Figure 1 Overview of facilitators and barriers for the four 3MR medication review steps.

Theme 1: Realizing Fidelity of the Patient Perspective

In step 1 of the medication review, it became clear that realizing fidelity of the patient perspective in the medication review process (i.e., correctly assessing and incorporating nursing home residents’ or relatives’ viewpoints) proved to be a delicate balance between facilitators and barriers. The facilitators included the utility of the patient perspective as a leverage to decide on which medications to focus on in cases where an extensive number of medications were prescribed, for tailoring the pharmacist’s advice to the physician, and to psychologically prepare nursing home residents or their relatives for medication changes. Importantly, there could be discordant views on medications, with clinical guidelines designating medications as inappropriate, and candidates for discontinuation, while patients considered them to be needed:

“The question is whether these medications are inappropriate for this nursing home resident. He has end-stage COPD and has already lived longer than expected. He also makes a deliberate choice to have the least amount of pain and bother. I would not wish this combination of medications on anybody.” [Swan, physician discussing case 1165)

Important barriers to involving the patient became evident as well. As expected, a barrier to acquiring a reliable understanding of the nursing home resident’s perspective was their cognitive impairment. In such cases, an important strategy for physicians was to apply consistent gauging to assess the nursing home resident’s viewpoint:

“You always try to verify nursing home residents’ answers. By checking the response you received and the consistency between answers after repeating your question … But also by coming back to repeat the same conversation, or verifying your opinion with the family or the nursing staff …” [Cormorant, physician discussing case 1250]

Grief was also a barrier to involving the nursing home resident’s or their family’s perspective. This came to the fore in an interview with a spouse of a recently admitted nursing home resident:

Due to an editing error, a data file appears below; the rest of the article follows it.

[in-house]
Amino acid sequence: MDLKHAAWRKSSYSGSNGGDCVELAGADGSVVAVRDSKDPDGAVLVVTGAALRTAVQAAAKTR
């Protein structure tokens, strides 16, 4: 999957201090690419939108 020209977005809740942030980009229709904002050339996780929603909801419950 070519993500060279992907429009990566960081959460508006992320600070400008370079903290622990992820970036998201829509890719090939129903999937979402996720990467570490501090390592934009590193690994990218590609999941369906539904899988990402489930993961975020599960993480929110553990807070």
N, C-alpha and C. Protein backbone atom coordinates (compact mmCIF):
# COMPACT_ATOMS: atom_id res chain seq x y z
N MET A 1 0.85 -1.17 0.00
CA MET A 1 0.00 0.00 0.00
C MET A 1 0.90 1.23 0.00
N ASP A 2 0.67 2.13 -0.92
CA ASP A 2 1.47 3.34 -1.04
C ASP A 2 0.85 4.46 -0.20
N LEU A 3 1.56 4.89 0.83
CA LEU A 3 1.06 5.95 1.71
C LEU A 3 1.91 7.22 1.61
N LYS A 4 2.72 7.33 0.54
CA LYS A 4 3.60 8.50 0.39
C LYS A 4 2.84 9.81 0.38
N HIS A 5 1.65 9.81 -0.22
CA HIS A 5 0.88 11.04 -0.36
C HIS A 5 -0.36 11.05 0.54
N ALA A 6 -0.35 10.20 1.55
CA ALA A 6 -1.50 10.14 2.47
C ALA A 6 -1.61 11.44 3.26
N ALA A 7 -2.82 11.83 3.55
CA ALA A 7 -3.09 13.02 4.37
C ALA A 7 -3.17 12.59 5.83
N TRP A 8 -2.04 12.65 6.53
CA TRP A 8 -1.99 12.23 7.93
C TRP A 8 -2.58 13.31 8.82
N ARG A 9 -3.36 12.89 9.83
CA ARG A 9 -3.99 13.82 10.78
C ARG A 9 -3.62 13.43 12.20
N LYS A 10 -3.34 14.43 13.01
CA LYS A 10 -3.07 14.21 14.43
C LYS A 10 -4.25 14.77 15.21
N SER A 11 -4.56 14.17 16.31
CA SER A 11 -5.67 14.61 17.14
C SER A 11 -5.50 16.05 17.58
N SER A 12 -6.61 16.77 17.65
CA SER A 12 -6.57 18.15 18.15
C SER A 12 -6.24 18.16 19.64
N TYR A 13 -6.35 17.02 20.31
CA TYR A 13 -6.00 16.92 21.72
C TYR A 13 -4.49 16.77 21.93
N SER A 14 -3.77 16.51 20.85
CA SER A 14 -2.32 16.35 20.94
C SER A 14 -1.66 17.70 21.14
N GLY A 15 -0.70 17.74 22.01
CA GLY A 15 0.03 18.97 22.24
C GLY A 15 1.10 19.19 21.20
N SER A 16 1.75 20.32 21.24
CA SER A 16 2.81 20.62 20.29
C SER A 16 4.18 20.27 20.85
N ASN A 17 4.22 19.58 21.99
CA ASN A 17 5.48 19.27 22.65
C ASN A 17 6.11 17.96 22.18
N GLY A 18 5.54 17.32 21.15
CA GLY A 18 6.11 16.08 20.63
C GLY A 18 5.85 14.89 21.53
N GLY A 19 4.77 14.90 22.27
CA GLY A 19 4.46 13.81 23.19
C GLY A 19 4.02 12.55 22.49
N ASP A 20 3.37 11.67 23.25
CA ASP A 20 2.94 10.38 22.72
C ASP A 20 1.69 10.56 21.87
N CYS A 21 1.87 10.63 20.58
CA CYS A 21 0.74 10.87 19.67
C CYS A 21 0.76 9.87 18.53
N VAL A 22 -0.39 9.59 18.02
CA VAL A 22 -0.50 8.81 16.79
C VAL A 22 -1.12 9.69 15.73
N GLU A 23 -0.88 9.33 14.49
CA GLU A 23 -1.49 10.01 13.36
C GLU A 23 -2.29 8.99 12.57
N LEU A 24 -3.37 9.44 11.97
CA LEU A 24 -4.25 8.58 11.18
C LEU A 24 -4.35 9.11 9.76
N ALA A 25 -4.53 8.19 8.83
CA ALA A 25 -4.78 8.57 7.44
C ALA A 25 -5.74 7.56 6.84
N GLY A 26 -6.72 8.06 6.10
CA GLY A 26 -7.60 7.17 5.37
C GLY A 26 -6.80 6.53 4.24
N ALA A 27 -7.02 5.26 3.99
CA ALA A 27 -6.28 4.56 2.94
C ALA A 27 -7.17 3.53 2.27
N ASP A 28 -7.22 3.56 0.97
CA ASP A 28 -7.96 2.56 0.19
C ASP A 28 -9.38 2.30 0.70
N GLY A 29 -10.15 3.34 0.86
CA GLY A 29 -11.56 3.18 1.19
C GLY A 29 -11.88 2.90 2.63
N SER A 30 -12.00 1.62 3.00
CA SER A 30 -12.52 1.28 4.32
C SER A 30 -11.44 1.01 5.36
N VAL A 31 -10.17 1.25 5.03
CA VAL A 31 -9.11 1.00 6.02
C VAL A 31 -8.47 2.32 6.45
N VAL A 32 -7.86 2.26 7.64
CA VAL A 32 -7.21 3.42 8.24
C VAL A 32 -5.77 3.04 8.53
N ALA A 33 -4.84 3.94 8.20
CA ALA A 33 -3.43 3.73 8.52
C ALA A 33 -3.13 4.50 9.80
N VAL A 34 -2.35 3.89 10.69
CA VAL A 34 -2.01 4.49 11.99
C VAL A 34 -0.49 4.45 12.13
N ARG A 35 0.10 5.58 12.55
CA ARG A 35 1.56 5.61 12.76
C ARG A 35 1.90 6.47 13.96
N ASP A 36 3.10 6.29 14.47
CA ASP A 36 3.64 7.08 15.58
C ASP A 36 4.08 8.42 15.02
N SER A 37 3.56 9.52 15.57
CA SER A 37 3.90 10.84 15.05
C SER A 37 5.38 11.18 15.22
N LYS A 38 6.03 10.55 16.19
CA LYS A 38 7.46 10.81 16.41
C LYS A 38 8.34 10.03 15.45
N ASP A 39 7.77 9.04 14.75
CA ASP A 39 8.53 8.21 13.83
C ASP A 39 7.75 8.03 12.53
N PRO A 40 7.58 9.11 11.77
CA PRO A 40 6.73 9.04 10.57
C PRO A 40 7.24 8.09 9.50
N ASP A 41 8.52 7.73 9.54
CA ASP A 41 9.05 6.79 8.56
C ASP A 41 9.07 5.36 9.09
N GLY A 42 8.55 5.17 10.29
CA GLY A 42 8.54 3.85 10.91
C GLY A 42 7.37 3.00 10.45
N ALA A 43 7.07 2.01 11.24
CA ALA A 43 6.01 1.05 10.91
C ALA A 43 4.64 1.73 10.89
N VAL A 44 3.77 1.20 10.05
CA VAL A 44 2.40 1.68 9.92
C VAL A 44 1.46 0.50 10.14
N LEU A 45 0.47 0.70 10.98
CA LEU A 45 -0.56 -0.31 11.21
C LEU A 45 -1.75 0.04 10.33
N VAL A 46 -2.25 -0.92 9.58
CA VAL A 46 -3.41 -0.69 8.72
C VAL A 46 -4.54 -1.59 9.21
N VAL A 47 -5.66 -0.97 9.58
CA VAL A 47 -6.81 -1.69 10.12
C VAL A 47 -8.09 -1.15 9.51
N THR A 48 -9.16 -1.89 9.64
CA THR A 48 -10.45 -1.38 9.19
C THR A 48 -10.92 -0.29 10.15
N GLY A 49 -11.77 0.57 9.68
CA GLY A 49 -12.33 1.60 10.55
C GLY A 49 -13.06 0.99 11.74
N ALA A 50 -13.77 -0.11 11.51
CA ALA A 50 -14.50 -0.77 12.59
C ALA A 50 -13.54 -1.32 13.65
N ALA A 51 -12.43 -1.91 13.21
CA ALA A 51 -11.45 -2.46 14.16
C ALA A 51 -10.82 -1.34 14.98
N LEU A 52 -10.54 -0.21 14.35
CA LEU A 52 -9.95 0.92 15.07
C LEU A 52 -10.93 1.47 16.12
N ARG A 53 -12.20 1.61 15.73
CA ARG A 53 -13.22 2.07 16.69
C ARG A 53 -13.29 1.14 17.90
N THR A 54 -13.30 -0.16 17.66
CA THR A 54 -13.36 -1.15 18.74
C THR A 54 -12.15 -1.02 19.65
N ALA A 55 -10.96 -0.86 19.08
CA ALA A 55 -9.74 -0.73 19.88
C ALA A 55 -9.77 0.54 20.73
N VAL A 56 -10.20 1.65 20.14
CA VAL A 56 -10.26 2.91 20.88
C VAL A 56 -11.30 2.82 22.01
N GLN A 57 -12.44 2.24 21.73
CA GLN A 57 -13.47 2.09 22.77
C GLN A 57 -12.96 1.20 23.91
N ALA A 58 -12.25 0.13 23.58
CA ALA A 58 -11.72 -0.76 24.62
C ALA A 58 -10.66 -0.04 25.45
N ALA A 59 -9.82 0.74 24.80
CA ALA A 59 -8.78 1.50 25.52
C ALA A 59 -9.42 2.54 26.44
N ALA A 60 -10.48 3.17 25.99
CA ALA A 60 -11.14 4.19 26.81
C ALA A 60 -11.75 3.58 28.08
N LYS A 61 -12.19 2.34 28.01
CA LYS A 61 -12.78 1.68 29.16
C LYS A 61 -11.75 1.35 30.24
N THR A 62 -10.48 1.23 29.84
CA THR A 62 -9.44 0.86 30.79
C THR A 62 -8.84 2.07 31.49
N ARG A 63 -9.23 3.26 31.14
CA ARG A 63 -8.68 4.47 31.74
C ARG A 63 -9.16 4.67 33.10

I am having a very difficult time with this. She does not seem to be my wife anymore. I do not want her to die … please understand me correctly … but it makes a difference. I cannot judge her joy in life … but from my point of view, living in a nursing home would be a nightmare. [Buzzard, spouse discussing case 1439]

It was also exemplified by the following statement from a member of the nursing staff in relation to a nursing home resident who experienced the loss of a limb:

“We are very careful with this nursing home resident … You always ask her what she wants and what she still can do. This woman is also going through the whole process of accepting [her leg amputation], which also confuses her entirely. What a misery”. [Eagle, nurse discussing case 1250]

The submissive behavior of some nursing home residents/representatives could also be a barrier hampering healthcare professionals’ understanding of the patient perspective. Nursing home residents/representatives often did not expect to be involved in the medication review process and preferred to trust their physician’s advice:

“I don’t think my mother has ‘preferences.’ She has always been very compliant in swallowing what was prescribed to her. Perhaps because of too little knowledge. Perhaps it is the generation who simply does what the doctor prescribes without questioning.” [Duck, daughter of nursing home resident discussing case 1250]

This expectation was possibly related to a lack of knowledge as confirmed by another representative: